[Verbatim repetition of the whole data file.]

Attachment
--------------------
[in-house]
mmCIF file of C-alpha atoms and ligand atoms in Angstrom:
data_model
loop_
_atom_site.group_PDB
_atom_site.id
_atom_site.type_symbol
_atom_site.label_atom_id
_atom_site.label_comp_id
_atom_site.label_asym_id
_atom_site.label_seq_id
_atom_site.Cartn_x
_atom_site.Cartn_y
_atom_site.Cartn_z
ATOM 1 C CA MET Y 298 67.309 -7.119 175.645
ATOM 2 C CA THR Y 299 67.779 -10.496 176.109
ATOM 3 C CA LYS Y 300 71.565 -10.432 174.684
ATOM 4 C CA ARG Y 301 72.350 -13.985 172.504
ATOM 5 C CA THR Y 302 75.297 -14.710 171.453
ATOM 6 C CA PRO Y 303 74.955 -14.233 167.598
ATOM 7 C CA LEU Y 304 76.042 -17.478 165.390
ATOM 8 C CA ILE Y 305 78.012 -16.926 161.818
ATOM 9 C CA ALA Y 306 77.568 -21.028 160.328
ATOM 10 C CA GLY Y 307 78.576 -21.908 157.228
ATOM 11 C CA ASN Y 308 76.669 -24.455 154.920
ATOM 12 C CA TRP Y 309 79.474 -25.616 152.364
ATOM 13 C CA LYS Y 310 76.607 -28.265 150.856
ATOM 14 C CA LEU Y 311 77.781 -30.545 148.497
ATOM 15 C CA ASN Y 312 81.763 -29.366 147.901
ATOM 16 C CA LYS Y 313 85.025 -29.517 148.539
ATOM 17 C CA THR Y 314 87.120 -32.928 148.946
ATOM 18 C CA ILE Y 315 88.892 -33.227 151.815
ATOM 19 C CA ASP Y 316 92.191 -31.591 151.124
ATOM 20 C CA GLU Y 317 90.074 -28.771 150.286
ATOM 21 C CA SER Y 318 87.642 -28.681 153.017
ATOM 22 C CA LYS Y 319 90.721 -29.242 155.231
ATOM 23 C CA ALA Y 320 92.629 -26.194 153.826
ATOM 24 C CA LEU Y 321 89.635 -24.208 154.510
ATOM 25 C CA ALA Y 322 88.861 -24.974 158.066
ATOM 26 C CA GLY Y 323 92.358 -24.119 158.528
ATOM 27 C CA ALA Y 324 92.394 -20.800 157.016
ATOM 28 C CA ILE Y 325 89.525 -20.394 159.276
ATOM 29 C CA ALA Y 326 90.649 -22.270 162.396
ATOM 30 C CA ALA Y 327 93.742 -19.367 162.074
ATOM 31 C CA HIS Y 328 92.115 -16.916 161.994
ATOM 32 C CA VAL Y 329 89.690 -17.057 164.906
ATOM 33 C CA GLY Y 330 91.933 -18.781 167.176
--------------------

[in-house]
mmCIF file of C-alpha atoms and ligand atoms in Angstrom:
data_model
loop_
_atom_site.group_PDB
_atom_site.id
_atom_site.type_symbol
_atom_site.label_atom_id
_atom_site.label_comp_id
_atom_site.label_asym_id
_atom_site.label_seq_id
_atom_site.Cartn_x
_atom_site.Cartn_y
_atom_site.Cartn_z
ATOM 1 C CA MET Y 298 67.309 -7.119 175.645
ATOM 2 C CA THR Y 299 67.779 -10.496 176.109
ATOM 3 C CA LYS Y 300 71.565 -10.432 174.684
ATOM 4 C CA ARG Y 301 72.350 -13.985 172.504
ATOM 5 C CA THR Y 302 75.297 -14.710 171.453
ATOM 6 C CA PRO Y 303 74.955 -14.233 167.598
ATOM 7 C CA LEU Y 304 76.042 -17.478 165.390
ATOM 8 C CA ILE Y 305 78.012 -16.926 161.818
ATOM 9 C CA ALA Y 306 77.568 -21.028 160.328
ATOM 10 C CA GLY Y 307 78.576 -21.908 157.228
ATOM 11 C CA ASN Y 308 76.669 -24.455 154.920
ATOM 12 C CA TRP Y 309 79.474 -25.616 152.364
ATOM 13 C CA LYS Y 310 76.607 -28.265 150.856
ATOM 14 C CA LEU Y 311 77.781 -30.545 148.497
ATOM 15 C CA ASN Y 312 81.763 -29.366 147.901
ATOM 16 C CA LYS Y 313 85.025 -29.517 148.539
ATOM 17 C CA THR Y 314 87.120 -32.928 148.946
ATOM 18 C CA ILE Y 315 88.892 -33.227 151.815
ATOM 19 C CA ASP Y 316 92.191 -31.591 151.124
ATOM 20 C CA GLU Y 317 90.074 -28.771 150.286
ATOM 21 C CA SER Y 318 87.642 -28.681 153.017
ATOM 22 C CA LYS Y 319 90.721 -29.242 155.231
ATOM 23 C CA ALA Y 320 92.629 -26.194 153.826
ATOM 24 C CA LEU Y 321 89.635 -24.208 154.510
ATOM 25 C CA ALA Y 322 88.861 -24.974 158.066
ATOM 26 C CA GLY Y 323 92.358 -24.119 158.528
ATOM 27 C CA ALA Y 324 92.394 -20.800 157.016
ATOM 28 C CA ILE Y 325 89.525 -20.394 159.276
ATOM 29 C CA ALA Y 326 90.649 -22.270 162.396
ATOM 30 C CA ALA Y 327 93.742 -19.367 162.074
ATOM 31 C CA HIS Y 328 92.115 -16.916 161.994
ATOM 32 C CA VAL Y 329 89.690 -17.057 164.906
ATOM 33 C CA GLY Y 330 91.933 -18.781 167.176